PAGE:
Hand tools can play an integral part in a project, but band and table saws are the workshop workhorses. When you're undertaking serious projects on a continual basis, you need the extra power and durability of a band saw or table saw. These saws are valued not only for their speed, but their accuracy when it comes to complex cutting tasks.
Band Saws vs. Table Saws
A band saw is the ideal tool for cutting curves and slicing through thick stock. Smaller band saws should be able to slice though lumber 4" thick, with bigger saws being able to handle 6" cuts. Band saws are also capable of ripping, cross cutting, bevelling, and cutting aluminum, plastic and other materials.
For a saw with this much cutting capacity, you might expect a tool with an immense motor. But the band saw's efficient cutting action means it can get its muscle from a surprisingly compact source. Even on some of the biggest band saws, you'll rarely see a motor larger than 3/4 horsepower. Band saws come in both stationary models with cast-iron frames, and portable saws that can be moved easily and placed on a workbench or tabletop.
Band Saws: How They Work
The blade guide system is a key component of a band saw. The upper and lower guides minimize sideways movement of the blade, and prevent the blade from deflecting backward when feeding wood for a cut. Carefully check this system before you buy. Look for one that is easy to adjust, but will hold a setting despite vibration. It should be substantial enough to resist force but small enough that it doesn't obstruct your view of the cutline.
Two additional considerations are depth of cut and throat. Depth of cut refers to the distance from the table to the upper blade guides. This determines maximum cutting thickness, and can range from 6" to 12" with an optional riser for lengthening or shortening cuts. Throat, meanwhile, is the distance from the blade to the saw frame, and determines width of cut. It can range from 12" on some models, to more than 18" on larger band saws.
Band Saws: How They Work
|A tilted table helps make angled cuts. Make certain the table on the band saw you want to purchase tilts easily and locks positively. Also check that it doesn't flex out of square when locked in its 90-degree normal position.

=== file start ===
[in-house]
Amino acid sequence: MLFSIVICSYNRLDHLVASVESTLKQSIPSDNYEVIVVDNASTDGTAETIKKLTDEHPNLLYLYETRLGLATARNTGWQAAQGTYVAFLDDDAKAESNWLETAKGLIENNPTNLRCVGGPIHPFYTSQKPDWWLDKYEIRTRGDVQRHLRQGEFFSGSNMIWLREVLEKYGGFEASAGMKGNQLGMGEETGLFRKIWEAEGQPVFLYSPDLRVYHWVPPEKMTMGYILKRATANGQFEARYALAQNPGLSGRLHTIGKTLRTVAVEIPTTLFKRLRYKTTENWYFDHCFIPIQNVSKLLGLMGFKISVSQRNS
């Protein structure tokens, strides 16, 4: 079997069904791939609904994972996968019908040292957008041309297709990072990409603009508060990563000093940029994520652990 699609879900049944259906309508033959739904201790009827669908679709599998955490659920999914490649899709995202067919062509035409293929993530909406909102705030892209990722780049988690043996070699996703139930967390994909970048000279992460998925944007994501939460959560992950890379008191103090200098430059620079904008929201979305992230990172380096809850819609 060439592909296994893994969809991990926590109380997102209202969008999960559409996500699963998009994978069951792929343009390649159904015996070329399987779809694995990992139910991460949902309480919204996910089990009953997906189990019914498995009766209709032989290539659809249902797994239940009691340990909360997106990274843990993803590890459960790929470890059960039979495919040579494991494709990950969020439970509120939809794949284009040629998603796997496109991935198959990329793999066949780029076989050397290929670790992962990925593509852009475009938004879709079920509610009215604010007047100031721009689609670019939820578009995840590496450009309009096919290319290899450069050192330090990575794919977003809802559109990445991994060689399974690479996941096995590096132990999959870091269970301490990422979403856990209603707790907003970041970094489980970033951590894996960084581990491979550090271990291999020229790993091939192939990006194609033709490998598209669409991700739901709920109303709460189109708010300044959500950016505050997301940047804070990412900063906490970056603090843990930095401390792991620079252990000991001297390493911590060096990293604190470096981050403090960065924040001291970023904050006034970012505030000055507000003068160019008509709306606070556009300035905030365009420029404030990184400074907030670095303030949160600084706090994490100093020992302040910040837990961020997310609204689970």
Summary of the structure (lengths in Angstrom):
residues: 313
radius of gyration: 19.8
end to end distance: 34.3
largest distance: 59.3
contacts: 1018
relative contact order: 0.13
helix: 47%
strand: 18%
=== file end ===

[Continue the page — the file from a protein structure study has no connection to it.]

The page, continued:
|Cast-iron Table and Stand
|A cast-iron table and stand helps minimize vibration when cutting. They are an absolute must for larger band saws, and helpful for smaller ones. If you need to buy a stand, also consider the advantages of adding a mobile base beneath it.
|Some band saws will allow you to increase their capacity to slice a board through its width by adding an accessory riser block. This cast-iron block bolts into the middle of the saw's column. Depending on your saw, you may be able to add 4" to 6" of capacity.
|Some bands saws incorporate a plastic turbine blade to their lower wheel to create a suction that pulls dust into a bag, while others have a built-in port that you can connect with a hose to a shop vacuum or a dust-collection system.
Table saws are the traditional centre of most home and professional woodworking shops. Table saws can perform a variety of cuts, including cross cuts to rip cuts, to dado cuts, and can cut straighter, smoother lines, and larger workpieces, than other types of saws.
Table Saws: How They Work
A table saw consists of a circular saw blade mounted on an arbour that's powered by an electric motor. The blade protrudes through the surface of a table, which helps provide support for the material being cut (typically large timbers). The depth of the cut is varied by moving the blade up and down, and the angle of the cut changed by adjusting the angle of blade.
Types of Table Saws
There are several types of table saws to choose from, and the choices you make should be largely determined by how you plan to use your saw. There are three general types of table saws: stationary/cabinet, contractor and portable table saws. Each offers different degrees of mobility, power and performance, and comes with a different price tag. A table saw is a significant investment, so if you anticipate your use may change or increase, you may want to spend more now to ensure you get the capabilities you might need for the future. For lighter use, a basic saw with moderate power may be sufficient.
|Stationary/Cabinet Table Saw
|3 to 5 hp or more
|Frequent, demanding professional or home use
|Contractor Table Saw
|1-1/2 to 3 hp
|Medium-to-heavy-duty home or professional use
|Portable Table Saw
|3 to 15 amps
|Light-to-medium-duty home or professional use
Table Saws: What to Look For
|The mitre gauge is a removable guide used for fast, accurate mitre cuts and crosscuts. Look for a table saw with positive stops at 45 and 90 degrees. Also, check the mitre gauge slot on the saw table; it should be perfectly parallel to the blade or your mitre cuts won't be accurate.
|Most table saws allow you to tilt the blade to the left for angled cuts, though some right-tilt models are available to accommodate personal preferences. Look for easy adjustment and positive stops at common angles, so you can make fast, accurate bevel cuts.
|A rip fence is a guide for cutting parallel to the edge of the workpiece. Longer fences offer better control. The fence should fit snug, slide freely, lock down solidly, and be perfectly parallel with the blade at every setting.
|Table saws produce a lot of sawdust, but those with cabinets keep dust fairly well contained. On other types of table saws, look for a dust port if you want to connect to a dust collection system as you cut.